Is audit cultural? Is there a sense in which we, as auditors, both need to understand the cultures we’re auditing and also accept and understand that our auditing viewpoint is also culturally conceived? I’ve written about internal audit culture before: https://chiefauditexecutive.wordpress.com/2012/06/10/culture-club/
Taking internal audit culture first. I think that there are five elements of culture that are relevant. First the culture that is specific to internal audit and its training. A colleague of mine described internal audit as a mindset. A very specific mindset. They described being in a restaurant and instead of just accepting the meal and enjoying the place, they were ‘auditing’ the business – this could be better, this control is weak, this process is wrong etc. So I do think we as internal auditors do have a common culture.
I would like to the see internal auditing as a positive culture. One that looks for improvement, is challenging of the status quo, is thinking things can be better and we can come up with reasonable suggestions for improvement. There are downsides, however, perhaps an over attention to detail; a need to get things best, rather than just better; an overly strong focus on control rather than risk management; and a rather naive belief that people want to get things better and do the right thing (which is not always the case).
Then there is the second element. Do we as internal auditors have cultural elements to our approach borne of our geography or our business sector, or our own department? I suspect that we do. For example the British approach to internal audit appears to me to be more principles based than our US colleagues (yes I appreciate that is a huge generalisation) but it generally holds true in my experience. Also the UK approach is more about risk mitigation (holding risk related to risk appetite) rather than controls based as in the US. It is inconceivable, in my view, that a UK Government would ever introduce Sarbanes Oxley or anything so draconian and unreflexive in its approach.
Then there is the third element – do we need to understand the cultures we’re auditing? Does it matter? I have argued in my previous blog post that we as internal auditors do (see https://chiefauditexecutive.wordpress.com/2013/09/21/do-we-need-to-understand-the-business/). Culture affects how organisations see the world and understand it. It allows organisations to not ‘see’ risks and problems, or ignore problems over a long period of time – the international banking community prior to 2008 perhaps? It also affects how organisations tackle problems. Some put in lots of guidance and controls, others take a more sanguine approach to risk management, still others do very little.
The fourth element is our own version of internal audit and the models we use to underpin our work. For example, I was asked to think more about the three lines of defence model in the last few weeks. I am not uncritical of it (see https://chiefauditexecutive.wordpress.com/2013/07/07/attacking-the-three-lines-of-defence-model/). In thinking about it, however, it struck me that some people saw it as a perfect and un-challengable objective truth. It struck me that in some geographies and organisations the three lines of defence is becoming almost religious and totemic in its use and application. For the record I think it has some uses but is a long way from an objective description of the objective truth. Yet irrespective of the model, it does fundamentally affect how organisations are advised and tackle risk management.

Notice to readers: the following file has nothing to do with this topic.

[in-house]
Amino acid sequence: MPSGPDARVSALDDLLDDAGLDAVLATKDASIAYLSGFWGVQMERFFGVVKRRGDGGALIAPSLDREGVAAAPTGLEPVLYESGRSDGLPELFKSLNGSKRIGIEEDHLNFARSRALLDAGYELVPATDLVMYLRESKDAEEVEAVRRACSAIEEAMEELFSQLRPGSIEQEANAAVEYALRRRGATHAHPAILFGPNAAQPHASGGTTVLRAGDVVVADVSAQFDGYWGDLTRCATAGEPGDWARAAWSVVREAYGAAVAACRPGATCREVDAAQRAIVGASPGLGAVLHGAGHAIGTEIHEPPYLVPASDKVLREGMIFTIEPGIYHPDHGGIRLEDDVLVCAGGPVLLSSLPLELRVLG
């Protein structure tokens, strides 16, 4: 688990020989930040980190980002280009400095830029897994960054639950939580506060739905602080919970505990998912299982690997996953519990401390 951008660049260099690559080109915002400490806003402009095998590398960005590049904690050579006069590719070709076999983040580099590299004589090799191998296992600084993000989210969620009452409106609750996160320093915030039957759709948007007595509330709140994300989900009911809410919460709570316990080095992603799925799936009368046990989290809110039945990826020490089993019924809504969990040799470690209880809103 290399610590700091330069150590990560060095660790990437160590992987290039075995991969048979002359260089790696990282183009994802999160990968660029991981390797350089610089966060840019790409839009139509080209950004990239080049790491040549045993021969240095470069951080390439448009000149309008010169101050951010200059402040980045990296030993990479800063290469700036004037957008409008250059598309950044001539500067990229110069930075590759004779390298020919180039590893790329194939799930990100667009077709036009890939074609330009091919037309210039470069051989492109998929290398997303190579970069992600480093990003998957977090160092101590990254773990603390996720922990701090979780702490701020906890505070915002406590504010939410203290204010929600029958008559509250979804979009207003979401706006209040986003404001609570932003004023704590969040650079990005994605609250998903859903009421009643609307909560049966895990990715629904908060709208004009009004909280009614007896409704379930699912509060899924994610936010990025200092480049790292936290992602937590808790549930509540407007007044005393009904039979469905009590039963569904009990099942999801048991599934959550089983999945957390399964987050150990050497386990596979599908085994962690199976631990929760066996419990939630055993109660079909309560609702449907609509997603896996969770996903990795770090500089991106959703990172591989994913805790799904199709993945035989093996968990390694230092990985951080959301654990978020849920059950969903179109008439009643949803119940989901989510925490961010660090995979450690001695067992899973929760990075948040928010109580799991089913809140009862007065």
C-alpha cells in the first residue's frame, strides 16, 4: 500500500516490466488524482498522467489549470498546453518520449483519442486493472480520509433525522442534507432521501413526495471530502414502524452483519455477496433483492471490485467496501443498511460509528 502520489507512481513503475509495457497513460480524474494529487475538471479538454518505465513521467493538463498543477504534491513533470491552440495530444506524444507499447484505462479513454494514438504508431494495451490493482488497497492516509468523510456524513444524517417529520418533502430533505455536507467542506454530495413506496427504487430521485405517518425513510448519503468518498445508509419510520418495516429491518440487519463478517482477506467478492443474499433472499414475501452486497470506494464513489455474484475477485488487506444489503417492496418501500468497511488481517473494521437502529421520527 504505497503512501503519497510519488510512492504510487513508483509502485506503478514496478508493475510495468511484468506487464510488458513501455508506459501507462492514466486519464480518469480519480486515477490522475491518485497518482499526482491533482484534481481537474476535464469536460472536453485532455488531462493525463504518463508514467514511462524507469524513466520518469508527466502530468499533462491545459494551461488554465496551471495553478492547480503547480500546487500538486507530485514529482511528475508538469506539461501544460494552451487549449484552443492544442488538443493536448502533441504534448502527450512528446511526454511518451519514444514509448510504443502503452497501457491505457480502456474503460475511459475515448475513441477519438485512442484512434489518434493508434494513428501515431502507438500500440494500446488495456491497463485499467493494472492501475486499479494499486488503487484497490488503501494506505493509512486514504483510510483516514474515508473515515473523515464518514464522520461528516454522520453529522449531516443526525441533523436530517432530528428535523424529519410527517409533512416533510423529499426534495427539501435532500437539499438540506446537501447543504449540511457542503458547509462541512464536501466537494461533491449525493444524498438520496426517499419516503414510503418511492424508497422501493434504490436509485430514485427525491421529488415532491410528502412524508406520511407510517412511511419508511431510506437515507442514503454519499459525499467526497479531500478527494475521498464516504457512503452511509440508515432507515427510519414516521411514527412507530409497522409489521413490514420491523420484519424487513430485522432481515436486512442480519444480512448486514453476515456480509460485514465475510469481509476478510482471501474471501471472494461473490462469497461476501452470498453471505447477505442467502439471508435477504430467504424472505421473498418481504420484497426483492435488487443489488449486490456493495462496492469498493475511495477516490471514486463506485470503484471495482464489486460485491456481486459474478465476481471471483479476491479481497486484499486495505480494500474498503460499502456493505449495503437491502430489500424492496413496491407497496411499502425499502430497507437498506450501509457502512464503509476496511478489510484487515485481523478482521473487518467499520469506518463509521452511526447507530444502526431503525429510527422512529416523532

Another element is our internal audit methodologies and processes . As CAEs we impose our view and model of the internal audit world on our departments. We set and define the methodology. These methodologies do contain some element of our cultures, viewpoints of the world and perceptions. Thus, analogous to research, our world view, both epistemologically and ontologically, matters, at a fundamental level, to our work (see https://chiefauditexecutive.wordpress.com/2013/01/12/audit-epiphany/). Are we really able to exercise strong objectivity over our own perceptions of the world? Can we really know what it is that shapes our views, fundamentally, without us even recognising it? For like research, it is not that we are either right or wrong in our assumptions (perhaps right and wrong do not exist, merely different viewpoints), it is that we should try to be aware of these assumptions and acknowledge and be aware and critical of our work based upon them.
For as humans we naturally summarise, simplify and generalise in order to help us make sense of a complex, difficult world. We do this in business through models, through mathematics in formulae and social interactions through prejudice and classification. I attended a great training session the other week asking about ‘unconscious biases’, the discrimination we all apply, unthinkingly, in our day-to-day interactions at work and home. The key point is to work on awareness, how we can reduce our unknown prejudices. If you like reduce the unknown and unconscious element of our personal ‘johari windows’. The trick is to get the balance between having a useful process to help us understand the world and being over-reliant on a single or limited view, that distorts, unhelpfully, the world.
So, what does this tell me as a CAE? I need to challenge myself more, get challenged more (by my team and management), and really think, when forming my professional opinions, is there a cultural distortion here?